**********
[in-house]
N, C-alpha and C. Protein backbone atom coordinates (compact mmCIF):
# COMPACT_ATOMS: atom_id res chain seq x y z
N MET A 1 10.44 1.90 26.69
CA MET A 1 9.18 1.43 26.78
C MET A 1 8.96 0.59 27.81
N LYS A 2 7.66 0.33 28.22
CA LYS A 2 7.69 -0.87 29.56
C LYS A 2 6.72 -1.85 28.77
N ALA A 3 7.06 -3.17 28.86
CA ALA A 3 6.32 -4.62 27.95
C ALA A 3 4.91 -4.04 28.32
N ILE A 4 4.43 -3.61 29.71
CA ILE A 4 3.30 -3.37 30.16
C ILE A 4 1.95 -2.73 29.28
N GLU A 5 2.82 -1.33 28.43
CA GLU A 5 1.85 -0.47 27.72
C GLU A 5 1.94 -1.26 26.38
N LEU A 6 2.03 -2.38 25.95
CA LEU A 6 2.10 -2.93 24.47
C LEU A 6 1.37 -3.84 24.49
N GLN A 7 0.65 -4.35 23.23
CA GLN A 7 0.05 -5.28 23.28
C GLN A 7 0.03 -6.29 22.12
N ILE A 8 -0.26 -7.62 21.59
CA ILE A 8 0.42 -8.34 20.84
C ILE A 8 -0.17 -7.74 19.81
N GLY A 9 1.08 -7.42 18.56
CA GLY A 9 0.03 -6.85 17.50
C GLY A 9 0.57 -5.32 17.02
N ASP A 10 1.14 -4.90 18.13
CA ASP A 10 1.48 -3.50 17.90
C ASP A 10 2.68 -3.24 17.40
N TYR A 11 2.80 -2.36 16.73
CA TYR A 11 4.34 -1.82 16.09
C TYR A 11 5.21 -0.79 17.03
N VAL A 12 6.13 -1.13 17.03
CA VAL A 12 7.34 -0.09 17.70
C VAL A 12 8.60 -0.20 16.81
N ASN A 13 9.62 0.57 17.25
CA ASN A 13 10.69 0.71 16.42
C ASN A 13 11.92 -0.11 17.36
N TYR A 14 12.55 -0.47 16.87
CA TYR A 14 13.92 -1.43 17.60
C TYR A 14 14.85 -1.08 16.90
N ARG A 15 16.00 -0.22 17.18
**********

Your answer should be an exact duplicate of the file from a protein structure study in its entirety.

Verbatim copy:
[in-house]
N, C-alpha and C. Protein backbone atom coordinates (compact mmCIF):
# COMPACT_ATOMS: atom_id res chain seq x y z
N MET A 1 10.44 1.90 26.69
CA MET A 1 9.18 1.43 26.78
C MET A 1 8.96 0.59 27.81
N LYS A 2 7.66 0.33 28.22
CA LYS A 2 7.69 -0.87 29.56
C LYS A 2 6.72 -1.85 28.77
N ALA A 3 7.06 -3.17 28.86
CA ALA A 3 6.32 -4.62 27.95
C ALA A 3 4.91 -4.04 28.32
N ILE A 4 4.43 -3.61 29.71
CA ILE A 4 3.30 -3.37 30.16
C ILE A 4 1.95 -2.73 29.28
N GLU A 5 2.82 -1.33 28.43
CA GLU A 5 1.85 -0.47 27.72
C GLU A 5 1.94 -1.26 26.38
N LEU A 6 2.03 -2.38 25.95
CA LEU A 6 2.10 -2.93 24.47
C LEU A 6 1.37 -3.84 24.49
N GLN A 7 0.65 -4.35 23.23
CA GLN A 7 0.05 -5.28 23.28
C GLN A 7 0.03 -6.29 22.12
N ILE A 8 -0.26 -7.62 21.59
CA ILE A 8 0.42 -8.34 20.84
C ILE A 8 -0.17 -7.74 19.81
N GLY A 9 1.08 -7.42 18.56
CA GLY A 9 0.03 -6.85 17.50
C GLY A 9 0.57 -5.32 17.02
N ASP A 10 1.14 -4.90 18.13
CA ASP A 10 1.48 -3.50 17.90
C ASP A 10 2.68 -3.24 17.40
N TYR A 11 2.80 -2.36 16.73
CA TYR A 11 4.34 -1.82 16.09
C TYR A 11 5.21 -0.79 17.03
N VAL A 12 6.13 -1.13 17.03
CA VAL A 12 7.34 -0.09 17.70
C VAL A 12 8.60 -0.20 16.81
N ASN A 13 9.62 0.57 17.25
CA ASN A 13 10.69 0.71 16.42
C ASN A 13 11.92 -0.11 17.36
N TYR A 14 12.55 -0.47 16.87
CA TYR A 14 13.92 -1.43 17.60
C TYR A 14 14.85 -1.08 16.90
N ARG A 15 16.00 -0.22 17.18